Structural Identification and Buffet Alleviation of Twin-Tailed Fighter Aircraft
We tackle the problem of identifying the structural dynamics of the twin tails of the F-15 fighter plane. The objective is to first investigate and identify the different possible attractors that coexist for the same operating parameters. Second is to develop a model that simulates the experimentally determined dynamics. Third is to suppress the high-amplitude vibrations of the tails due to either principal parametric or external excitations.
To understand the dynamical characteristics of the twin-tails, the model is excited parametrically. For the same excitation amplitude and frequency, five different responses are observed depending on the initial conditions. The coexisting five responses are the result of the nonlinearities. After the experimental identification of the system, we develop a model to capture the dynamics realized in the experiment.
We devise a nonlinear control law based on cubic velocity feedback to suppress the response of the model to a principal parametric excitation. The performance of the control law is studied by comparing the open- and closed-loop responses of the system. Furthermore, we conduct experiments to verify the theoretical analysis. The theoretical and experimental findings indicate that the control law not only leads to effective vibration suppression, but also to effective bifurcation control.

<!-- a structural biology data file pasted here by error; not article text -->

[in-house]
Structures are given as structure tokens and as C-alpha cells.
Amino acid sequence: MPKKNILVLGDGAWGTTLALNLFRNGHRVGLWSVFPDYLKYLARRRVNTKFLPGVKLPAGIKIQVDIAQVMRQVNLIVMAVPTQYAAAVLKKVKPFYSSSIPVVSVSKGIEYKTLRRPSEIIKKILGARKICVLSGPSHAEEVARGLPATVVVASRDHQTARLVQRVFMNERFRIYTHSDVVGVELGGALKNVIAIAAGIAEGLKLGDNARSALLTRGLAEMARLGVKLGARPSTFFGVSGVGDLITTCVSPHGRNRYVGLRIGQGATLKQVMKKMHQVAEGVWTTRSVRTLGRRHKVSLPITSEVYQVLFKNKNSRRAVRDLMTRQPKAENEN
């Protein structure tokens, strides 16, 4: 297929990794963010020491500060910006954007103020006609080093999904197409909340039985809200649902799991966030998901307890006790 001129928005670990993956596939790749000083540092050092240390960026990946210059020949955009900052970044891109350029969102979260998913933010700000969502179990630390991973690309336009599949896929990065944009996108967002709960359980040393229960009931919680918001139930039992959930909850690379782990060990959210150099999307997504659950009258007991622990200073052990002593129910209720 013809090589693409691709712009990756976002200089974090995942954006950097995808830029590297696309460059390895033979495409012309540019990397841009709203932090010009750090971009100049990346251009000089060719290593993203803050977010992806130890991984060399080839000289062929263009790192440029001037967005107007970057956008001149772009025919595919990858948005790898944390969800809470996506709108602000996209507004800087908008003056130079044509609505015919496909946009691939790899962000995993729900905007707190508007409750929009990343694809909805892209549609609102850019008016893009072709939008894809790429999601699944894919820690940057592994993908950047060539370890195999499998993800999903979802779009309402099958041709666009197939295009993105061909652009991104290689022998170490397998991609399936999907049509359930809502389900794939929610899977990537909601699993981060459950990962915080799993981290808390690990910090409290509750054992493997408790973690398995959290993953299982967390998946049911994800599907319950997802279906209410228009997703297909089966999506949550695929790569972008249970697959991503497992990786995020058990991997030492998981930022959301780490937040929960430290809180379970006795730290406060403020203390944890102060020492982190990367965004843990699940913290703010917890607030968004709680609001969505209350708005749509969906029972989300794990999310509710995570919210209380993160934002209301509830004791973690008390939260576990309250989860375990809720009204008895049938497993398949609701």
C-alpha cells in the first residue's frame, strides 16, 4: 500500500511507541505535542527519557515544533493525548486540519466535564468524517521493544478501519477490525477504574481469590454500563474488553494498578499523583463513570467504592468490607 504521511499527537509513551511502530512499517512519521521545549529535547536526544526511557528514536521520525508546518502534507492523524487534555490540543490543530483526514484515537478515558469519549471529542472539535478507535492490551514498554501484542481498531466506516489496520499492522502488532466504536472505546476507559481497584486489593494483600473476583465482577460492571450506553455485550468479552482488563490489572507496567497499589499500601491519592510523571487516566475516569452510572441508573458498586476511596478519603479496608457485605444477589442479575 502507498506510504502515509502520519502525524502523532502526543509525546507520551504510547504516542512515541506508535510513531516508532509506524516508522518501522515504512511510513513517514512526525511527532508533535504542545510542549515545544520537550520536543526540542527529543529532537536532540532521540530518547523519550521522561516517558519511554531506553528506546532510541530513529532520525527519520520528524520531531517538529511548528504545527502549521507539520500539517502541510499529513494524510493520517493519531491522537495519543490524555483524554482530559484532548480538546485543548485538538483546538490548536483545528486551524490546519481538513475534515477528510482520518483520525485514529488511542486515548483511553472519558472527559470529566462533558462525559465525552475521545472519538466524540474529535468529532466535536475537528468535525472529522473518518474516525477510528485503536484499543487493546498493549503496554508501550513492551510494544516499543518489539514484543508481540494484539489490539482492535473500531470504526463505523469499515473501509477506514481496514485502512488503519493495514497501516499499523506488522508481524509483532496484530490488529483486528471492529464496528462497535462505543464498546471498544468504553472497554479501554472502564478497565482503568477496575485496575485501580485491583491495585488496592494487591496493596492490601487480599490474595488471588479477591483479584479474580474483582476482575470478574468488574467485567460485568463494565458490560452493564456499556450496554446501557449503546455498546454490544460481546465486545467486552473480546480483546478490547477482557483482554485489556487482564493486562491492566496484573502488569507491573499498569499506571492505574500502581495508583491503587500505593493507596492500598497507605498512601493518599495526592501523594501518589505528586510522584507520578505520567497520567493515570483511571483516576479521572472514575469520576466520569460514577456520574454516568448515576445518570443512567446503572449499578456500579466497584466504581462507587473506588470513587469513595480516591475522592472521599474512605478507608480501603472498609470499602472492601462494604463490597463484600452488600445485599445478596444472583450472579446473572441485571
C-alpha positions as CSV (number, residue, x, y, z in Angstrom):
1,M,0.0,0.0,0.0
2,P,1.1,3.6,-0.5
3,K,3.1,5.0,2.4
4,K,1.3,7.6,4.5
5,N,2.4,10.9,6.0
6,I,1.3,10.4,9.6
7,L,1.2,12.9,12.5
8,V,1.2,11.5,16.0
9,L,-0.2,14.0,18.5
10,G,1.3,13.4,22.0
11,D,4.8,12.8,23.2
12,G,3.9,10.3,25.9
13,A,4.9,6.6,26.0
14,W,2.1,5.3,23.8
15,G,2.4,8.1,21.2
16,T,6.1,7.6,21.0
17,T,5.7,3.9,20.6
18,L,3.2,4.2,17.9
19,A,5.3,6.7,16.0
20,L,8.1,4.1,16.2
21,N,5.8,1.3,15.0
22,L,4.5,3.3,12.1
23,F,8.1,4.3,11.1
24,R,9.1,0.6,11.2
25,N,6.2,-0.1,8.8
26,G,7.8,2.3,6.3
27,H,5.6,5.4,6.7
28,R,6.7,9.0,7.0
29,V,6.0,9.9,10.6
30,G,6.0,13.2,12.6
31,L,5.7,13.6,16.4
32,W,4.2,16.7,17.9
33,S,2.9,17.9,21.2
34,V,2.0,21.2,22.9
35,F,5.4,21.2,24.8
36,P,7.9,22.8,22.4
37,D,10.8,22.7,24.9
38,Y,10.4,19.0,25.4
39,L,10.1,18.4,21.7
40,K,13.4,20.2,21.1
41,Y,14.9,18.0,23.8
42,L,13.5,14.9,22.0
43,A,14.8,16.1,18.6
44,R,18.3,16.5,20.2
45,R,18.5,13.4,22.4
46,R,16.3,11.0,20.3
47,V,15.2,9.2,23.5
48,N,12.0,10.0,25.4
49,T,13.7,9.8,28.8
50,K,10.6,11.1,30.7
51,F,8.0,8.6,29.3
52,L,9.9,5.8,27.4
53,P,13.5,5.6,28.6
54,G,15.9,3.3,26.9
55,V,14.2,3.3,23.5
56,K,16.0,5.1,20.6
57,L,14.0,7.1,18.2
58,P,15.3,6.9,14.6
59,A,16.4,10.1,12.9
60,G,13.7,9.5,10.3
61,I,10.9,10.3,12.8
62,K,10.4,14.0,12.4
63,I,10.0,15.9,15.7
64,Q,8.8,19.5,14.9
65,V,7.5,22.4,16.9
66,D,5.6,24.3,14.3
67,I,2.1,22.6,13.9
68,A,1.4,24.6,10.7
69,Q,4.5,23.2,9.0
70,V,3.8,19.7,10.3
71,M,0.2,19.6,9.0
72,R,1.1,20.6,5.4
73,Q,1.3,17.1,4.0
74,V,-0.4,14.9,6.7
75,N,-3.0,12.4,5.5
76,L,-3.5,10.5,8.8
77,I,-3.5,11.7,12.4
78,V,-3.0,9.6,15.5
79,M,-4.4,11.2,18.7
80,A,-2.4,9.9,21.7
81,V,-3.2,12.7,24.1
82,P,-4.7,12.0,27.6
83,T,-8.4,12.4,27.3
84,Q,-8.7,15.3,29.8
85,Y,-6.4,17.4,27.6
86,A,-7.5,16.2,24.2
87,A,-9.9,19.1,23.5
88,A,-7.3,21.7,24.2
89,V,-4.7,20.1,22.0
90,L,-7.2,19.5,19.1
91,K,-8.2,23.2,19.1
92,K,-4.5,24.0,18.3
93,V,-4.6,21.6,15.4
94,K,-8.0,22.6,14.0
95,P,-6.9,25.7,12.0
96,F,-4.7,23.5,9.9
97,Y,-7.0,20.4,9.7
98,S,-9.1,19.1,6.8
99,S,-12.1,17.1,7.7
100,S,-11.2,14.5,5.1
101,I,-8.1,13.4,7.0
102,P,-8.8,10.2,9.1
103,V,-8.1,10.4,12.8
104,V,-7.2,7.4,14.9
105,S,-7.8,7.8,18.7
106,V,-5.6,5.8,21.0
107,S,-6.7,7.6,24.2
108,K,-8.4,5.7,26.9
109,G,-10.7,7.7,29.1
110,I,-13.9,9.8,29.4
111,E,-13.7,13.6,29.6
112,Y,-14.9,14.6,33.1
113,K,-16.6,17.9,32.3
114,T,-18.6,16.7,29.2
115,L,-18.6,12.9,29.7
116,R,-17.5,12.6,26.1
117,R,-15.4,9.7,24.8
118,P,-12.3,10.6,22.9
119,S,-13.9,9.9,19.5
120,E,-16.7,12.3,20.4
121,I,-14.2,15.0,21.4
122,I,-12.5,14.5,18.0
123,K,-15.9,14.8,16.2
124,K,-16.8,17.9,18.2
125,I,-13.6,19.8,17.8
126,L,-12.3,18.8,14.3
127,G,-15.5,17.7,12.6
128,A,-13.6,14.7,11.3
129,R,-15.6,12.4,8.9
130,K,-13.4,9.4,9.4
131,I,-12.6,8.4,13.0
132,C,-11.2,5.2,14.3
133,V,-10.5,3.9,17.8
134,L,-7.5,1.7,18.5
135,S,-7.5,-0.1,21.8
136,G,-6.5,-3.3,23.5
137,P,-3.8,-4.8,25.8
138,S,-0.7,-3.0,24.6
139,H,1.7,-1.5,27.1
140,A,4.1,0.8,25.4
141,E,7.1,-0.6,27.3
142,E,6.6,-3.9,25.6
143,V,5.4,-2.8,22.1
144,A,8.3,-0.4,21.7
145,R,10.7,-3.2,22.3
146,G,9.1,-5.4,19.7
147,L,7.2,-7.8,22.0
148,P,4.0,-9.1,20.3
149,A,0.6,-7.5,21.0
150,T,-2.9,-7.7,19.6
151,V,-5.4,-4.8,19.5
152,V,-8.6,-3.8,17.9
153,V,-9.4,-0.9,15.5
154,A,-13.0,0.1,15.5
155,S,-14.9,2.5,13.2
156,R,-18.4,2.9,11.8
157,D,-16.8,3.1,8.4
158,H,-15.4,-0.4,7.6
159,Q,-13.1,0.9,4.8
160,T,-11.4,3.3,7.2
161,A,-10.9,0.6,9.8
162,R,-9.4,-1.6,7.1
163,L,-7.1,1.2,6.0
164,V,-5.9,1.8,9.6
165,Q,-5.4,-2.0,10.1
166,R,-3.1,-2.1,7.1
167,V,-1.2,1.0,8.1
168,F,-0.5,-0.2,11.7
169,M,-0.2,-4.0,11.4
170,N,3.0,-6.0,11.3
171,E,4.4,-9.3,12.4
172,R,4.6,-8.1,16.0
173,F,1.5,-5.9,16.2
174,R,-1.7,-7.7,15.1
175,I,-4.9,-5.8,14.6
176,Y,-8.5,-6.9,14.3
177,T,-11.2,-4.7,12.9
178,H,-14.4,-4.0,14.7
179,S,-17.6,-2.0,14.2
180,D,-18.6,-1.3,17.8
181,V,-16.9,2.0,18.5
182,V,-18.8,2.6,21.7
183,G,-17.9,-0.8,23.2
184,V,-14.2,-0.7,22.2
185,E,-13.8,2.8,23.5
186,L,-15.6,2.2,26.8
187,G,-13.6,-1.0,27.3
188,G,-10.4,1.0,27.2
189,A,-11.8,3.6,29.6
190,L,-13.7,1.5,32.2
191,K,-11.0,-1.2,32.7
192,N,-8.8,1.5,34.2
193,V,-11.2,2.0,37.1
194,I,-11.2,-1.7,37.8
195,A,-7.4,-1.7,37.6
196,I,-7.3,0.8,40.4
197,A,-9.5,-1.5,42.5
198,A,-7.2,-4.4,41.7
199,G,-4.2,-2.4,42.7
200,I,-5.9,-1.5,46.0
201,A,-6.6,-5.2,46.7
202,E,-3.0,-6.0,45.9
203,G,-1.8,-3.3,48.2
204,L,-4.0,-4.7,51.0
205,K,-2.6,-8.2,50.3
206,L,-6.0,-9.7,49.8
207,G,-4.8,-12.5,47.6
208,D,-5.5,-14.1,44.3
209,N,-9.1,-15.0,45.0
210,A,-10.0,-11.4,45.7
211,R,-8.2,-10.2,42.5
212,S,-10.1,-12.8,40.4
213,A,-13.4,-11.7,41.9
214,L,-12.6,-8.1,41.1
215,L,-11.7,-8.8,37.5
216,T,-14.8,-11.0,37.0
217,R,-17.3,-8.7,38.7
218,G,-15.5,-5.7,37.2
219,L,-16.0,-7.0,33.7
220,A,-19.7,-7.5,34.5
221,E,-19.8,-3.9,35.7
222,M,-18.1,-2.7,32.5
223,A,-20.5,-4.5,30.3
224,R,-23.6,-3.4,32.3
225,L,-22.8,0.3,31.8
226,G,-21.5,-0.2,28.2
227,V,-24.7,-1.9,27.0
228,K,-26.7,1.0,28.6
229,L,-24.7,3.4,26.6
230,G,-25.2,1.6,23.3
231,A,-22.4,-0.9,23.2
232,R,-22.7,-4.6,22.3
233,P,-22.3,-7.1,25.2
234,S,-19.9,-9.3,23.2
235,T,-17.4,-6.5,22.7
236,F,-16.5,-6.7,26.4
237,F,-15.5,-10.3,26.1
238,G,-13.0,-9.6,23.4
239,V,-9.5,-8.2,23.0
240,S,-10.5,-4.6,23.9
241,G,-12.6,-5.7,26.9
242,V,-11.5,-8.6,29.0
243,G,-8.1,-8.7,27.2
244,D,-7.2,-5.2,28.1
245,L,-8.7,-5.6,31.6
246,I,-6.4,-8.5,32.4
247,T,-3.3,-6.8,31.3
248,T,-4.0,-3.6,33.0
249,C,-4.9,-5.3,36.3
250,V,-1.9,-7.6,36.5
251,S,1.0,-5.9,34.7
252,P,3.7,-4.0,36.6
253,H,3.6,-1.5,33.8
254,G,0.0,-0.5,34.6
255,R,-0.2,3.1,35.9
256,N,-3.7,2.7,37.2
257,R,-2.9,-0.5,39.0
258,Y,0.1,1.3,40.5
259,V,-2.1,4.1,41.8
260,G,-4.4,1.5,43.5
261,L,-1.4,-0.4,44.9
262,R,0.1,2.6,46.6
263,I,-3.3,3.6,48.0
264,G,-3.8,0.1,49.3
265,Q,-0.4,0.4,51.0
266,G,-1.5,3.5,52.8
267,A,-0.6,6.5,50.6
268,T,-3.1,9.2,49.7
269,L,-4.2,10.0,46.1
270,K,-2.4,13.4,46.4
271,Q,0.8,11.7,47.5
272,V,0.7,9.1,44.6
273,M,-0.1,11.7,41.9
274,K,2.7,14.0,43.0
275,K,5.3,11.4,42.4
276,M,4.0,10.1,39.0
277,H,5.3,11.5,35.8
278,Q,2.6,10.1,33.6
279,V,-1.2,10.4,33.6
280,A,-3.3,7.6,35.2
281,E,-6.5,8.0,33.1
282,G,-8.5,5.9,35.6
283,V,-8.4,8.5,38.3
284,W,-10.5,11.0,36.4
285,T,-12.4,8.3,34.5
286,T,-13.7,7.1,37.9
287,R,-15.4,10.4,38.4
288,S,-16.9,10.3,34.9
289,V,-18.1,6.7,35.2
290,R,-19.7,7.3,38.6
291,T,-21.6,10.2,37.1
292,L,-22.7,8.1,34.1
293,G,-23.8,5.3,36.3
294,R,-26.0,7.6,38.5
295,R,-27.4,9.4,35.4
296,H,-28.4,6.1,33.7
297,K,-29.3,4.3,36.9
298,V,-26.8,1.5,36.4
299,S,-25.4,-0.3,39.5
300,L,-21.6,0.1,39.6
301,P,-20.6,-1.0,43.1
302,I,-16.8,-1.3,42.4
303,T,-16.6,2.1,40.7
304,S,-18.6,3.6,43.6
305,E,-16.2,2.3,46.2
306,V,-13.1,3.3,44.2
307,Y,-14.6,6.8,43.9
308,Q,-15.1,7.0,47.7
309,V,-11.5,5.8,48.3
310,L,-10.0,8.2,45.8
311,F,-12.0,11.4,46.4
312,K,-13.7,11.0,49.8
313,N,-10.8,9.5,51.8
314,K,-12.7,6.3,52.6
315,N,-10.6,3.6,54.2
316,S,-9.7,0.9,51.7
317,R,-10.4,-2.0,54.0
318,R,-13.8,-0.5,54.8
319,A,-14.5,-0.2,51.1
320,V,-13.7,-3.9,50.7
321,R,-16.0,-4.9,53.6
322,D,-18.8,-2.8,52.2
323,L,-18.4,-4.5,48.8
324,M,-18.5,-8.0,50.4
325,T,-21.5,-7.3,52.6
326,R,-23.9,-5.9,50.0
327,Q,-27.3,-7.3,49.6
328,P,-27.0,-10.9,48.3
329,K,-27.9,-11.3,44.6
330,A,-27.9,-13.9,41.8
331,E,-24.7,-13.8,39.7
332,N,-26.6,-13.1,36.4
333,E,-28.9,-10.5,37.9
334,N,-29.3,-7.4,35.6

We investigate the design of a neural-network-based adaptive control system for active vibration suppression of the model when subjected to a parametric excitation. First, an emulator neural network was trained to represent the structure and thus used to predict the future responses of the model. Second, a neurocontroller is developed to determine the necessary control action. The computer-simulation studies show great promise for artificial neural networks to control the model vibrations caused by parametric excitations.
We investigate the use of four different control strategies to suppress high-amplitude responses of the F-15 fighter to a primary resonance excitation. The control strategies are linear velocity feedback, nonlinear velocity feedback, positive position feedback, and saturation-based control. For each case, we conduct bifurcation analyses for the open- and closed-loop responses of the system and investigate theoretically the performance of the different control strategies. We also calculate the instantaneous power requirements of each control law. The experimental results agree with the theoretical findings.